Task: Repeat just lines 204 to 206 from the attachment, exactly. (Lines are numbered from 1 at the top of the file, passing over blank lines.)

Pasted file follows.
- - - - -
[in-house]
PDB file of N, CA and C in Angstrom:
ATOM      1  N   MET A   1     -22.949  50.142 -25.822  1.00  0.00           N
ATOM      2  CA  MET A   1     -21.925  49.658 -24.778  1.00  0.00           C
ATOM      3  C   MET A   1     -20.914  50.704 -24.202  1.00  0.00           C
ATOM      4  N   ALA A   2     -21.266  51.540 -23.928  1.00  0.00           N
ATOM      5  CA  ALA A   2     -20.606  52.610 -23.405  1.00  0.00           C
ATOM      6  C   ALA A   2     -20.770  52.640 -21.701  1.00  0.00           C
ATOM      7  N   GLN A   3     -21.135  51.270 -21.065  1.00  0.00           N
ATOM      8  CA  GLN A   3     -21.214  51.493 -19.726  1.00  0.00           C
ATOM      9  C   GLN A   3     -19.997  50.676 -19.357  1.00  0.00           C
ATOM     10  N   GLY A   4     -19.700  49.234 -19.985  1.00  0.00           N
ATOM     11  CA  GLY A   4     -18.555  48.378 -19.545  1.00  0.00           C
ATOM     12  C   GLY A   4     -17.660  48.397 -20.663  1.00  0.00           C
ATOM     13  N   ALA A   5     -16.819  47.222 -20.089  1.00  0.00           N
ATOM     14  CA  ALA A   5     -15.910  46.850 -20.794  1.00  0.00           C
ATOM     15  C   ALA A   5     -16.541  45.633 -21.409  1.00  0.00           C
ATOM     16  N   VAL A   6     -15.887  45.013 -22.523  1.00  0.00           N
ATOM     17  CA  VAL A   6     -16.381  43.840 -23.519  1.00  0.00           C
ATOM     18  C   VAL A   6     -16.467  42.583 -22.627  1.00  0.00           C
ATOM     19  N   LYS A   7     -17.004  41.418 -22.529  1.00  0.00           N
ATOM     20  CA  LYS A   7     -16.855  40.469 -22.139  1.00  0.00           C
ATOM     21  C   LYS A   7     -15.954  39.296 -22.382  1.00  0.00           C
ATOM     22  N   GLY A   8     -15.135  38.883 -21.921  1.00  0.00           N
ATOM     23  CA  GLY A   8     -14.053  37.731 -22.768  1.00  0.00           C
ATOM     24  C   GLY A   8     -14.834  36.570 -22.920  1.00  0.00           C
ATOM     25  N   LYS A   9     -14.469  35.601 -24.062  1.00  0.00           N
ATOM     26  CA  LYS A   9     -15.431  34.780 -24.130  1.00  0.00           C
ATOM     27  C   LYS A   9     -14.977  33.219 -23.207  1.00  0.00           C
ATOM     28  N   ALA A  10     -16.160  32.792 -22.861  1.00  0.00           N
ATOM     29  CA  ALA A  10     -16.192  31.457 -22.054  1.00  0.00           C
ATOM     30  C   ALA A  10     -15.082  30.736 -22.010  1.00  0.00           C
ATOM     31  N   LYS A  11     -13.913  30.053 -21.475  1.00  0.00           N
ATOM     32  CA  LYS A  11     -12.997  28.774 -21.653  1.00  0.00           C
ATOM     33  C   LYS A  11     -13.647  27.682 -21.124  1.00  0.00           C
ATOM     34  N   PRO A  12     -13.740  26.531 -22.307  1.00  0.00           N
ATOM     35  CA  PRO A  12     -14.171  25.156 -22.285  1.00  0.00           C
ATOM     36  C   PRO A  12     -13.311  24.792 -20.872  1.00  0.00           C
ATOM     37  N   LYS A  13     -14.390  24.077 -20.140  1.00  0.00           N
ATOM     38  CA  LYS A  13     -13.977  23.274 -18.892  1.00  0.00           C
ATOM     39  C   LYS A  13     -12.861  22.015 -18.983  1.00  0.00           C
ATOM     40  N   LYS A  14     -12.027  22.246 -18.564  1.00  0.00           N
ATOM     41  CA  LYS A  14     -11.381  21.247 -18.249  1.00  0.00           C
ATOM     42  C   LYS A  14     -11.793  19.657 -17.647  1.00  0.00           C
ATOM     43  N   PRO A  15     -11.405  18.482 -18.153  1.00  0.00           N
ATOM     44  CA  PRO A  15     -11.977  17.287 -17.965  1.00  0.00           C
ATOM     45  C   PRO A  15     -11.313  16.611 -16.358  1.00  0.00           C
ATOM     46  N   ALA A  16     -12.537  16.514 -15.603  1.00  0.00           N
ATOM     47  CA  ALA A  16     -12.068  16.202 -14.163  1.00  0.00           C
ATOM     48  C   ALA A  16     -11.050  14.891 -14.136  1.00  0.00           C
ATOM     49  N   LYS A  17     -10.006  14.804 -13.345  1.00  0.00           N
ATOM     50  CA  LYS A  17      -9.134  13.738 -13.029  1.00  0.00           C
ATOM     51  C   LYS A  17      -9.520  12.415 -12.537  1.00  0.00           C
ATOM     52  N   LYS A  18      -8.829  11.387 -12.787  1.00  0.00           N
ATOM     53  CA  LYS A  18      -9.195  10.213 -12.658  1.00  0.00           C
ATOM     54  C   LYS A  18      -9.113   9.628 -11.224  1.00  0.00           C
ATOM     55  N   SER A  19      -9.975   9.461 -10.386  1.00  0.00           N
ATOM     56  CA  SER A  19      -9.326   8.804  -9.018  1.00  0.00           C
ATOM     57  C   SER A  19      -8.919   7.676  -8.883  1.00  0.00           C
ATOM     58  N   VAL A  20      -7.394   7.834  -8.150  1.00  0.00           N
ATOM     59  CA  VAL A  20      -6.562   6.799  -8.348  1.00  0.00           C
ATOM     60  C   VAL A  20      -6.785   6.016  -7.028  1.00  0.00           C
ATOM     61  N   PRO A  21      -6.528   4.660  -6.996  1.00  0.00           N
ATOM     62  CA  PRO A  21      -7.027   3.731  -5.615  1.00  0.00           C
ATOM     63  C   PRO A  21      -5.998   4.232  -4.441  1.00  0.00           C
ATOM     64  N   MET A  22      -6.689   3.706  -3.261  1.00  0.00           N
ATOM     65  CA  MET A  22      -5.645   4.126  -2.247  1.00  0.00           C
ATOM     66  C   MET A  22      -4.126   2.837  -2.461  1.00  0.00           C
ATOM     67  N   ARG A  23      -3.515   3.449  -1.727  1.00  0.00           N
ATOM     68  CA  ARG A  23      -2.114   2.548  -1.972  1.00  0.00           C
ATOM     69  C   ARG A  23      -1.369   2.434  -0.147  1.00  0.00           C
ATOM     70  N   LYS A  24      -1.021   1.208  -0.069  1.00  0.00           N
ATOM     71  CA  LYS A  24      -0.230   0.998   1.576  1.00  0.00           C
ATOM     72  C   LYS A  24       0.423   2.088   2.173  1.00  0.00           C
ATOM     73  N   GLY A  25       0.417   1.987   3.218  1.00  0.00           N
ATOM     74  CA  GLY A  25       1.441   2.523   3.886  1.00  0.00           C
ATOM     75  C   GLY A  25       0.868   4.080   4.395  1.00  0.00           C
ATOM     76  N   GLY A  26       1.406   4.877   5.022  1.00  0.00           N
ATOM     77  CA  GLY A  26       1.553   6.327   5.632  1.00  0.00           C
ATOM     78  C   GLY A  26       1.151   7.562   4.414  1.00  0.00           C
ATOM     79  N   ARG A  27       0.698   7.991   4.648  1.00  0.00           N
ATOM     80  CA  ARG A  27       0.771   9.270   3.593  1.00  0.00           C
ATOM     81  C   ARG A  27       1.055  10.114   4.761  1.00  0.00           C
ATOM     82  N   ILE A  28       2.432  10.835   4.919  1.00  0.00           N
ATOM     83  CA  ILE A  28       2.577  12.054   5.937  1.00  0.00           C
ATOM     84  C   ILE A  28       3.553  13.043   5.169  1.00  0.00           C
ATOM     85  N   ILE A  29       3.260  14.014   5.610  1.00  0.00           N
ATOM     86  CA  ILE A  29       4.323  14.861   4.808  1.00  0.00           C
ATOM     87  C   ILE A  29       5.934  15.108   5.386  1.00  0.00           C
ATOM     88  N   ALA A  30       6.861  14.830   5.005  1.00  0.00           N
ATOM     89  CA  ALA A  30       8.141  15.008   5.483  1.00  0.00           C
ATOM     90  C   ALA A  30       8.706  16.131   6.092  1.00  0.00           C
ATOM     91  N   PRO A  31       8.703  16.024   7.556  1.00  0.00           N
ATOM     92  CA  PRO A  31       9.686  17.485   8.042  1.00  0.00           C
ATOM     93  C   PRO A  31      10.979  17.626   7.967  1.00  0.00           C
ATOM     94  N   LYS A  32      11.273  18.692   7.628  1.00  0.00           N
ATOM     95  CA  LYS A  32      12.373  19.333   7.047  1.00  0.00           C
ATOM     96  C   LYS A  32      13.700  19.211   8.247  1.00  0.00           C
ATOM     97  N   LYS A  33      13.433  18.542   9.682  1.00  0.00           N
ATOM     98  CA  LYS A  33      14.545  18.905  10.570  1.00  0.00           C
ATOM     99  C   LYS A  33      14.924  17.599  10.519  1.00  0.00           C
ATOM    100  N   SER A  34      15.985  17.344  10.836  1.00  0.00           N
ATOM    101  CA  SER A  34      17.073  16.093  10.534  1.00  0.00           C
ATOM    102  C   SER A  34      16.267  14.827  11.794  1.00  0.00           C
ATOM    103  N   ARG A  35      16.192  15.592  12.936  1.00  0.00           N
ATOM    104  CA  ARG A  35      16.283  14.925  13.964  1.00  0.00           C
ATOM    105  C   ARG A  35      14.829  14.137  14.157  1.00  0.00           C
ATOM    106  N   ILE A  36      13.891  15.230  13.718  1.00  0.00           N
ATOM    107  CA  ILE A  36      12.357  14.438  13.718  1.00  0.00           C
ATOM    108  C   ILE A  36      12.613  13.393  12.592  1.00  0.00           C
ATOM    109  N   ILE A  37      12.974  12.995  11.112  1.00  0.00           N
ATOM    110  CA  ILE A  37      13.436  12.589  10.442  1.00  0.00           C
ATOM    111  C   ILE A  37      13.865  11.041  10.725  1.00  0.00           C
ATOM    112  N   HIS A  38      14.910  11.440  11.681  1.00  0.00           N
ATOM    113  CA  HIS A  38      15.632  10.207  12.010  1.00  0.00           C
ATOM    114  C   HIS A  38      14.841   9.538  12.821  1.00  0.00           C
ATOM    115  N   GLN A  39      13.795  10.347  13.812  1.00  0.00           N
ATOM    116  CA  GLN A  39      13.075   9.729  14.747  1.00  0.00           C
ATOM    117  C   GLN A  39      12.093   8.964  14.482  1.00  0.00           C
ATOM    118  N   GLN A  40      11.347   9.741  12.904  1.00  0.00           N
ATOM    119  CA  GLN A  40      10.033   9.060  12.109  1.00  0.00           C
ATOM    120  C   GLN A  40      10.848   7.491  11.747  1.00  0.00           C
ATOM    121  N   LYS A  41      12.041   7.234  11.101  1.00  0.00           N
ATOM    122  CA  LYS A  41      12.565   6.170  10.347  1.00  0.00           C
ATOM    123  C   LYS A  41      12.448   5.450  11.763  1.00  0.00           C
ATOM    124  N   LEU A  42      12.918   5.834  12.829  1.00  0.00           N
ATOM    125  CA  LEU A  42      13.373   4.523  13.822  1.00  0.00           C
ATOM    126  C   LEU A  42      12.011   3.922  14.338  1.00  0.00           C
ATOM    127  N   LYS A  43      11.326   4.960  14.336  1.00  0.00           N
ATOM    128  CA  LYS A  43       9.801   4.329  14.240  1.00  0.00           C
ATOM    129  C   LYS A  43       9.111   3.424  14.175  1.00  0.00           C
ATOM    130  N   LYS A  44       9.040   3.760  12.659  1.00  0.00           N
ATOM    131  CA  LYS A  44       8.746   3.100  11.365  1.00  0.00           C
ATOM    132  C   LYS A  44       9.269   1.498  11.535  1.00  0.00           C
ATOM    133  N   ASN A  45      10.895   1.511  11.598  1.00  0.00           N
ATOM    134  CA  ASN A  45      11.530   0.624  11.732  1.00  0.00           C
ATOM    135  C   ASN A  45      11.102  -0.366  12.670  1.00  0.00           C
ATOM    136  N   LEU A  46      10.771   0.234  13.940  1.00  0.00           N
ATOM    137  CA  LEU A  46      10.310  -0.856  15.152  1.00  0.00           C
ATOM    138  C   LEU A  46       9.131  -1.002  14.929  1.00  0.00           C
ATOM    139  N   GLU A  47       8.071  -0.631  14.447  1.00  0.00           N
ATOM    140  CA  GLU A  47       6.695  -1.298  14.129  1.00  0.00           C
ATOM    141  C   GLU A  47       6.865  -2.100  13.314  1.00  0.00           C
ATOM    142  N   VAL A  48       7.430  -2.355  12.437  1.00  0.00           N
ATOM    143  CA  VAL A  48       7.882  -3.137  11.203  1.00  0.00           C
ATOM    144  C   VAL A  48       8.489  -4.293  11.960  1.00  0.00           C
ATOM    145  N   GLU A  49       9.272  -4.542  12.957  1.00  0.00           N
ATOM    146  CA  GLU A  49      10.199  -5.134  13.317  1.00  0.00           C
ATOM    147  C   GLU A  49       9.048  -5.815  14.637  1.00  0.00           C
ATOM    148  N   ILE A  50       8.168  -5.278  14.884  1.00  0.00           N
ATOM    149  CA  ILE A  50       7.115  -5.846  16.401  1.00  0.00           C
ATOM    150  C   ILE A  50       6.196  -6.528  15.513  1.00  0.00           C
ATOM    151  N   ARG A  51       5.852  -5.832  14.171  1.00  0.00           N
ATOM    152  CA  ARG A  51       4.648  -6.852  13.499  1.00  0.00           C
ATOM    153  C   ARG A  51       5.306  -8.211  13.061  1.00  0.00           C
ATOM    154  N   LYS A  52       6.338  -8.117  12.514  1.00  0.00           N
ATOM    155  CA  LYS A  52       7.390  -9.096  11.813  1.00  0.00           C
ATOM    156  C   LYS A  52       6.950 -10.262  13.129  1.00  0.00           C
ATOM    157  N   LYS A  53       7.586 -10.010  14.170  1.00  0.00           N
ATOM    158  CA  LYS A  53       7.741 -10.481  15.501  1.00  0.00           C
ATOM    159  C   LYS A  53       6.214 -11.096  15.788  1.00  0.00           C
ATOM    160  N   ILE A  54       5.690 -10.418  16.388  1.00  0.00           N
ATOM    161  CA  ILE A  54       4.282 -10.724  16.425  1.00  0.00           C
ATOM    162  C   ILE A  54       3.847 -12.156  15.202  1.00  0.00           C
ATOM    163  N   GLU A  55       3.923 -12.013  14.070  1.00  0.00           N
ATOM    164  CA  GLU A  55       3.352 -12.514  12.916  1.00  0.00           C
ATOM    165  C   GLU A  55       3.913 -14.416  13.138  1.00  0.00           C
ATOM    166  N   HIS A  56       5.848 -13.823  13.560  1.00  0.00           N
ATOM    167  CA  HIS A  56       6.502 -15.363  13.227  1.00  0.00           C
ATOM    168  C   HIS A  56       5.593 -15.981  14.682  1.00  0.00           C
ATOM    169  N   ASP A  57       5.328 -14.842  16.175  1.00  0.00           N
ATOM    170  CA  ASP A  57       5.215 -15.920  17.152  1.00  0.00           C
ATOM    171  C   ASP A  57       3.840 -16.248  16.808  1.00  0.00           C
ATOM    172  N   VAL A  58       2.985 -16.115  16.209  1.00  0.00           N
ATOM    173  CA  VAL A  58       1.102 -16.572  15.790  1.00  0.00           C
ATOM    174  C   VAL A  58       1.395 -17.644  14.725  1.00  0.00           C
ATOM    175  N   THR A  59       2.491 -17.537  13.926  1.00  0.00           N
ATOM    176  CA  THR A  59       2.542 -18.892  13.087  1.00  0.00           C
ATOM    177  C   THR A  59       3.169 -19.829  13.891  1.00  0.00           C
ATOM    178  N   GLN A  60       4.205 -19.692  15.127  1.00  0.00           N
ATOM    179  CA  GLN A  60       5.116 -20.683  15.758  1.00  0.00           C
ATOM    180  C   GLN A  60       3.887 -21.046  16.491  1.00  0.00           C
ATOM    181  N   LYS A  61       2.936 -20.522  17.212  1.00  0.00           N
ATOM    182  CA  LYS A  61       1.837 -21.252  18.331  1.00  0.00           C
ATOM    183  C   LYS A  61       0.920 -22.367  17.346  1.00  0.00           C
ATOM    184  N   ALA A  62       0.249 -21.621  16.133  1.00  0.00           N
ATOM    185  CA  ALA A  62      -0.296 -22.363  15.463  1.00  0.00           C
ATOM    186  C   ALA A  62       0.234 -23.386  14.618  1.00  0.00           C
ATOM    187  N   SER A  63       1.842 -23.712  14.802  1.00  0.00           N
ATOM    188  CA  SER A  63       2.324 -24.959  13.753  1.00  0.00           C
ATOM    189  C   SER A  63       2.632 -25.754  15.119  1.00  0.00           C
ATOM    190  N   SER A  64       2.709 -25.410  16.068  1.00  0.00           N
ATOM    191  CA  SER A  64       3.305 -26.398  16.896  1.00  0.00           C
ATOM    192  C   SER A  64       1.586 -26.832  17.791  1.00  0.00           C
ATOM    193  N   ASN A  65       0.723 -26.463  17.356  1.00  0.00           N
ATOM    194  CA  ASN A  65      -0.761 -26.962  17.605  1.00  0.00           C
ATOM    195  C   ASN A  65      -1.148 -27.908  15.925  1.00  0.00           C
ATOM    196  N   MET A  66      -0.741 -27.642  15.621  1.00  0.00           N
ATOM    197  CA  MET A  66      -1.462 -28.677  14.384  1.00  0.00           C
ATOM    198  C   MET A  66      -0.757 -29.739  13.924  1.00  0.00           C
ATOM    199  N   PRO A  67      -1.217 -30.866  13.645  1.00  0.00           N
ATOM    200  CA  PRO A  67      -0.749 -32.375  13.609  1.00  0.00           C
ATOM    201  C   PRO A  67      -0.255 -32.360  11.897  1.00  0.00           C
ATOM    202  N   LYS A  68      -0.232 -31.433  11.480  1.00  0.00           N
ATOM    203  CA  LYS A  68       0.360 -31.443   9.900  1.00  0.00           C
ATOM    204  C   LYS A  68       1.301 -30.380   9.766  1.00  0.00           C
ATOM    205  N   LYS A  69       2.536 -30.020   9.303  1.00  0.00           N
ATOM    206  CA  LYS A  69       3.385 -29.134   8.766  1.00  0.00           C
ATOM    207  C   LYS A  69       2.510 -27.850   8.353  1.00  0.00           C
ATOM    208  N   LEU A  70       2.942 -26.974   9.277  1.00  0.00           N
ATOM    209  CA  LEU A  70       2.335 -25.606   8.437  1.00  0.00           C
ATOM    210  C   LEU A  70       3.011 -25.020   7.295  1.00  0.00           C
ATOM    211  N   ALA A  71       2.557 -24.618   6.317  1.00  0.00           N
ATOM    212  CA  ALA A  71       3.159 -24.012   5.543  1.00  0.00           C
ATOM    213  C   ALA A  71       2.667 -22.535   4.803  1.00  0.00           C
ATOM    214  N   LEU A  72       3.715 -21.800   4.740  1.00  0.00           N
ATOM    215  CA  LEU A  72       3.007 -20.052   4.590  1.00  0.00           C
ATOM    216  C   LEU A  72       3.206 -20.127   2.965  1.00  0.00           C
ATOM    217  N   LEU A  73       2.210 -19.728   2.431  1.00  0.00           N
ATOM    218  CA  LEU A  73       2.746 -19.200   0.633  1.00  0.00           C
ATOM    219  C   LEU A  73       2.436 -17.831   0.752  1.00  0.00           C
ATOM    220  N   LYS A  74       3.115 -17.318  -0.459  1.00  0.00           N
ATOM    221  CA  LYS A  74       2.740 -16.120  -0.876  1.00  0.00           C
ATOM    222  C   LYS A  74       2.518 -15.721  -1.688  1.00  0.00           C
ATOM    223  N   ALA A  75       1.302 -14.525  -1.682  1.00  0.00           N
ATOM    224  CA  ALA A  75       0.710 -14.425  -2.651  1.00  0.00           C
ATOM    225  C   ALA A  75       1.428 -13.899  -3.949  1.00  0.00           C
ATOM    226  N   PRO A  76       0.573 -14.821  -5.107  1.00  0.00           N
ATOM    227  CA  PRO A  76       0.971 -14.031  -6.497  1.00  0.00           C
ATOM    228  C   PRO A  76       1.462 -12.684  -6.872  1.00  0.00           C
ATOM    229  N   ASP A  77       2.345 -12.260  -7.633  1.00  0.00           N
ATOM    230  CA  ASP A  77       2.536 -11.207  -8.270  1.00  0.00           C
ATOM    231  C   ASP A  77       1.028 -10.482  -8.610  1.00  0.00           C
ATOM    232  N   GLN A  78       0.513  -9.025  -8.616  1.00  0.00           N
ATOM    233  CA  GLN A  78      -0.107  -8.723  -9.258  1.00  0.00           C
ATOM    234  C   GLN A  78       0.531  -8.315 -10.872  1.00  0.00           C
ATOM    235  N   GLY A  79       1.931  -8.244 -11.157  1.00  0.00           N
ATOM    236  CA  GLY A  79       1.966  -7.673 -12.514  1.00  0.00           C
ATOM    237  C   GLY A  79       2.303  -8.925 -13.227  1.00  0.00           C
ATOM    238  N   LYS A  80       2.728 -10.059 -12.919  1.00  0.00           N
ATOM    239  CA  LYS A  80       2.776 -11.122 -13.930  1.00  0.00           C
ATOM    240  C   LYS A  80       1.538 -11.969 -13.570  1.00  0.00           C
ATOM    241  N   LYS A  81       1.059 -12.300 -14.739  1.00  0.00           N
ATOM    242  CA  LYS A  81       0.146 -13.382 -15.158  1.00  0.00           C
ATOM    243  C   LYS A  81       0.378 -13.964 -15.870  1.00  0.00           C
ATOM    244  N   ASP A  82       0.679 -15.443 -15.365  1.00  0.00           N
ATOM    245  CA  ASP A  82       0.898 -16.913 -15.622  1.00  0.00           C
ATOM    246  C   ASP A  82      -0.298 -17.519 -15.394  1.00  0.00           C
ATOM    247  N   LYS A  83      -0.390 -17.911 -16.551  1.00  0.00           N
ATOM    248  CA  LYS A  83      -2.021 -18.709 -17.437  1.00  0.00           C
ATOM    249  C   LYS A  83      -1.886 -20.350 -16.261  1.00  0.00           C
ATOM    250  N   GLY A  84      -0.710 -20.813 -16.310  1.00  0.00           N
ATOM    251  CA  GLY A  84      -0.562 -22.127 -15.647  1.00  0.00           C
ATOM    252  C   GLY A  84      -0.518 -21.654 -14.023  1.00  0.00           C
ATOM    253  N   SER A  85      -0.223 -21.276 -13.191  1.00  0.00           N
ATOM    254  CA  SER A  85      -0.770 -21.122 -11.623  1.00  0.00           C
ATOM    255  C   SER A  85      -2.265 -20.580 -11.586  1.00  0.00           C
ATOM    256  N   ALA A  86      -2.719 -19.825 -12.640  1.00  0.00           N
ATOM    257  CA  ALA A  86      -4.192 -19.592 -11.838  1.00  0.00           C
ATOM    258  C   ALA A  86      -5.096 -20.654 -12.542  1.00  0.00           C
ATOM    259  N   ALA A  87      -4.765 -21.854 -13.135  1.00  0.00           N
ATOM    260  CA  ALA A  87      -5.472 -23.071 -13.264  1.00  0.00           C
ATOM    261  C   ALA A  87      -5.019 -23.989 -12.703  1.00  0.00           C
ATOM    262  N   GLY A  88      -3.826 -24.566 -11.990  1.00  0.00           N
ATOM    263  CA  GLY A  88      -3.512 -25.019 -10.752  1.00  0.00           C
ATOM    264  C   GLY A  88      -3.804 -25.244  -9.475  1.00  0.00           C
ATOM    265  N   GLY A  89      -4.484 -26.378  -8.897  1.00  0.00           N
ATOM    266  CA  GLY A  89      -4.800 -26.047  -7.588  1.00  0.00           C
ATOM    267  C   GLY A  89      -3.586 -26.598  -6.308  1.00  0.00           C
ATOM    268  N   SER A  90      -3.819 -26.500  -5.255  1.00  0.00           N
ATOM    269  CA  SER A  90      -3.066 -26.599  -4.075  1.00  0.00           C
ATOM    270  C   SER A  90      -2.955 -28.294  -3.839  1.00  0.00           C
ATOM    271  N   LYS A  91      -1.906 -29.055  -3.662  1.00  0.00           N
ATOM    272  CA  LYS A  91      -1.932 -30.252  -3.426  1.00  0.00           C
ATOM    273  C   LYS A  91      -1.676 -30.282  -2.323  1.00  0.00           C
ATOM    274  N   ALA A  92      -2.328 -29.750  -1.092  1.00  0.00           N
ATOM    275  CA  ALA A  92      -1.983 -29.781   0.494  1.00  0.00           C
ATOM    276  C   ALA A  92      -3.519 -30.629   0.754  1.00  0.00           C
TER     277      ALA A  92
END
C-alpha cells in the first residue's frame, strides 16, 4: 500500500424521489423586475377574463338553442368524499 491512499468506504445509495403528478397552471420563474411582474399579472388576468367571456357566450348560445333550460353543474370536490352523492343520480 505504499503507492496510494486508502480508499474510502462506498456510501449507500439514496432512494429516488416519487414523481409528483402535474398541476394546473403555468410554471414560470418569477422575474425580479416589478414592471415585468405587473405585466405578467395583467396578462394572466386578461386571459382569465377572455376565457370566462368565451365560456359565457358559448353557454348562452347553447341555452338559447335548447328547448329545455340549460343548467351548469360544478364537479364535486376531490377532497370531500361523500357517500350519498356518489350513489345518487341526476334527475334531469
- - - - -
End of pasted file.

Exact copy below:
ATOM    202  N   LYS A  68      -0.232 -31.433  11.480  1.00  0.00           N
ATOM    203  CA  LYS A  68       0.360 -31.443   9.900  1.00  0.00           C
ATOM    204  C   LYS A  68       1.301 -30.380   9.766  1.00  0.00           C